Not every donut has a hole in the middle...
Updated: Feb 16
We had long had an invitation from the French caving club to dive a new sump which was very close to the Foux de la Vis. The group, as ever, helped carry our kit in the heat and set about the entrance of the dry cave with explosives to make passing the gear a little easier.
We had a little information on the sump and in our usual plan of attack, added a little helium to our larger bottles and took some oxygen along too, so that we had all angles covered. In exploration, you never know what the cave will do – if it will go deeper, if it will surface, if it will close down or open up in to caverns measureless to man.
We knew that someone had been in there before but had very little information on how it ended.
We lowered the cylinders through a boulder choke and kitted up in a narrow rift.
I set off surveying the existing line in very poor, milky visibility (barely 2 metres) and Rich went ahead to try and find the way on.
We came across all sorts of different lines, one of which had broken and was heading back towards the entrance. We spent some time cleaning this up and very shortly came to the end of the line. It was only at a depth of 21m and some 36 metres surveyed distance.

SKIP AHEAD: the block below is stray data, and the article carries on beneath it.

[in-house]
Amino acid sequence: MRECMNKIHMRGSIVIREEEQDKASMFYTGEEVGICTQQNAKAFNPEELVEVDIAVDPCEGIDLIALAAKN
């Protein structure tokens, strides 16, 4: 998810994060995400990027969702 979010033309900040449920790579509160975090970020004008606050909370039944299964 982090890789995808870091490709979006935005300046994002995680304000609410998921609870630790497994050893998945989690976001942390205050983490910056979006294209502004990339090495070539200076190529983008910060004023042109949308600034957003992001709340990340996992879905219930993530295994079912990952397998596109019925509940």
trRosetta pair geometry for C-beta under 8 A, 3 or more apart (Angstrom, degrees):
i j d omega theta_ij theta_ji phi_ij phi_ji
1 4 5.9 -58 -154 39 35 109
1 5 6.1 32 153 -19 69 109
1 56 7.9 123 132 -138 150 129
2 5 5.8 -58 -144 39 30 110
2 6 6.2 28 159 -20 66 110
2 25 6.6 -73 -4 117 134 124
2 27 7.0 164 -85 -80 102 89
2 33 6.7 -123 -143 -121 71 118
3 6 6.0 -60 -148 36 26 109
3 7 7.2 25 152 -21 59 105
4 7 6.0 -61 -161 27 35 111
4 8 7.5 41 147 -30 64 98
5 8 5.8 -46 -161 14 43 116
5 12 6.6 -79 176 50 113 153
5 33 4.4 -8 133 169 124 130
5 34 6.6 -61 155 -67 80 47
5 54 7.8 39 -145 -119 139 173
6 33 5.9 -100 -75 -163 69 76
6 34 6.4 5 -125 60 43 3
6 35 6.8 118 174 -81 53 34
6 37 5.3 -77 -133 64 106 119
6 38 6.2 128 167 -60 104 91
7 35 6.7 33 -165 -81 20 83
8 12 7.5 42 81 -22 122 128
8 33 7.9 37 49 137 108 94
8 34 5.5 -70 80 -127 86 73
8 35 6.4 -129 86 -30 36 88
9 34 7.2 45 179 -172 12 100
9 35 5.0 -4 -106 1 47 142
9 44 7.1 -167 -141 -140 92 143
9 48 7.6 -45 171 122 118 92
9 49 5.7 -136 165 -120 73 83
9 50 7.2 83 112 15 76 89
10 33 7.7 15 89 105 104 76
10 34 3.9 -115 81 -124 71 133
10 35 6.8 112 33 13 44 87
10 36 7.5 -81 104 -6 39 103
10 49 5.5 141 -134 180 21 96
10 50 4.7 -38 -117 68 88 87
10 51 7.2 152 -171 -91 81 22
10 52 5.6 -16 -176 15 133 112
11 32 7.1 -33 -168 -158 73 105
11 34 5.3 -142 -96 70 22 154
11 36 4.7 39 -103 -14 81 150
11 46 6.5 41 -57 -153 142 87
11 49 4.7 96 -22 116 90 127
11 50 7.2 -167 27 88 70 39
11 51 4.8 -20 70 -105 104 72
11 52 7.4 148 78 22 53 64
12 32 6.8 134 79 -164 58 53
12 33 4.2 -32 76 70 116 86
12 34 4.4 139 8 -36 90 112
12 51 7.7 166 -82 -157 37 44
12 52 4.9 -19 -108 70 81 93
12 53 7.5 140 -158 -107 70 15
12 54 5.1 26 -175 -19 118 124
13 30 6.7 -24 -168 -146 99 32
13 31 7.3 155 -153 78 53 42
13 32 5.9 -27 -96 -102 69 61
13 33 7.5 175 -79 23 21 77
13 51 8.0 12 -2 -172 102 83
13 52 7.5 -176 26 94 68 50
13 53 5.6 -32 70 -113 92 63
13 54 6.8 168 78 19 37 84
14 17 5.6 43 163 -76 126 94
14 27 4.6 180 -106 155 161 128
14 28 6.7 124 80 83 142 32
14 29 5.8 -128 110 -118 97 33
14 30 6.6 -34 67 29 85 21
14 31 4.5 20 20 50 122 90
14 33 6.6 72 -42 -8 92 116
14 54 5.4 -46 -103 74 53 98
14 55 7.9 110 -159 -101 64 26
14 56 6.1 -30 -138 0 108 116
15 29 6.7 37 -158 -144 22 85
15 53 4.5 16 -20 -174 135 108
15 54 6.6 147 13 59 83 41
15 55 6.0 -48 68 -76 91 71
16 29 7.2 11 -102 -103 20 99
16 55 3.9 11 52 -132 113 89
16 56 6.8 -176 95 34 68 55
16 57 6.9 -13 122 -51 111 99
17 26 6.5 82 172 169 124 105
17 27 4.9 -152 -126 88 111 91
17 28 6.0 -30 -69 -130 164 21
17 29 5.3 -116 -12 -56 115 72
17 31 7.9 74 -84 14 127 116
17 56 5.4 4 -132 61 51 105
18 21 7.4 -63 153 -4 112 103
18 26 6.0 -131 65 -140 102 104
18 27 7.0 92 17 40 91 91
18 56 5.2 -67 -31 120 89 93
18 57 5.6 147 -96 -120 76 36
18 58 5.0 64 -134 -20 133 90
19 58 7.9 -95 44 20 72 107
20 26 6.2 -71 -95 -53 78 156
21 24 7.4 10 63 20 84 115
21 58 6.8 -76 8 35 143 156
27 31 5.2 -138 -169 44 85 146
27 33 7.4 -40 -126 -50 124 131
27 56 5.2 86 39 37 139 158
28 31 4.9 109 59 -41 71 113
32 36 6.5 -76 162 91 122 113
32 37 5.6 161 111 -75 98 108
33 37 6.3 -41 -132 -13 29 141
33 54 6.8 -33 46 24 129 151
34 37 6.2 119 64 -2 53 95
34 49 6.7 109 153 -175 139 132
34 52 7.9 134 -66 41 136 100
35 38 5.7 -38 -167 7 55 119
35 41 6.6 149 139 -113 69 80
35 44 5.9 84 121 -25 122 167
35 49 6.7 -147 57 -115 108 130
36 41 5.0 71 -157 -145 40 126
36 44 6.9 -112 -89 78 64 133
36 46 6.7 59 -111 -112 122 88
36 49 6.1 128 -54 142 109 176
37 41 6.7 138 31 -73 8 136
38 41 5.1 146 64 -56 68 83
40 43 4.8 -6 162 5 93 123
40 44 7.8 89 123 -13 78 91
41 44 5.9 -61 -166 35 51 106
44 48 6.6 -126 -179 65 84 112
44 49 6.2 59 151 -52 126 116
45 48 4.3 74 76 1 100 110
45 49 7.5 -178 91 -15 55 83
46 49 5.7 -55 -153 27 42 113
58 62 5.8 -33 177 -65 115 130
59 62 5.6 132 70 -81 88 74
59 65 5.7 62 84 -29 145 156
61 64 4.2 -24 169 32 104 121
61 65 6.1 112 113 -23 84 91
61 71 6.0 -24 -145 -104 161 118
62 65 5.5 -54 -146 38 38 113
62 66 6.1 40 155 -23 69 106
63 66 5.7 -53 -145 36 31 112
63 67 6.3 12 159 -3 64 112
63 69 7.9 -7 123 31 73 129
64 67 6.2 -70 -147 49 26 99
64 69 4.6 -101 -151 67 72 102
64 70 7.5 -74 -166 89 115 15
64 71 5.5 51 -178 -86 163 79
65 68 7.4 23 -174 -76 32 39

We had a good poke about in rifts below and above but they were too tight and definitely not worth pursuing. I stuffed Rich into one with the line reel and he laid about 8 metres before climbing back towards me, shaking his head.
The team got the gear out in good time, in between eating lunch and drinking red wine, which had clearly been smuggled past their wives that morning in coca cola bottles……
The walk up hill was hot and my ankle didn’t like it, but we were soon at the café in St Maurice de Navacelles drinking cold beers while I entered the survey data and produced a stick map.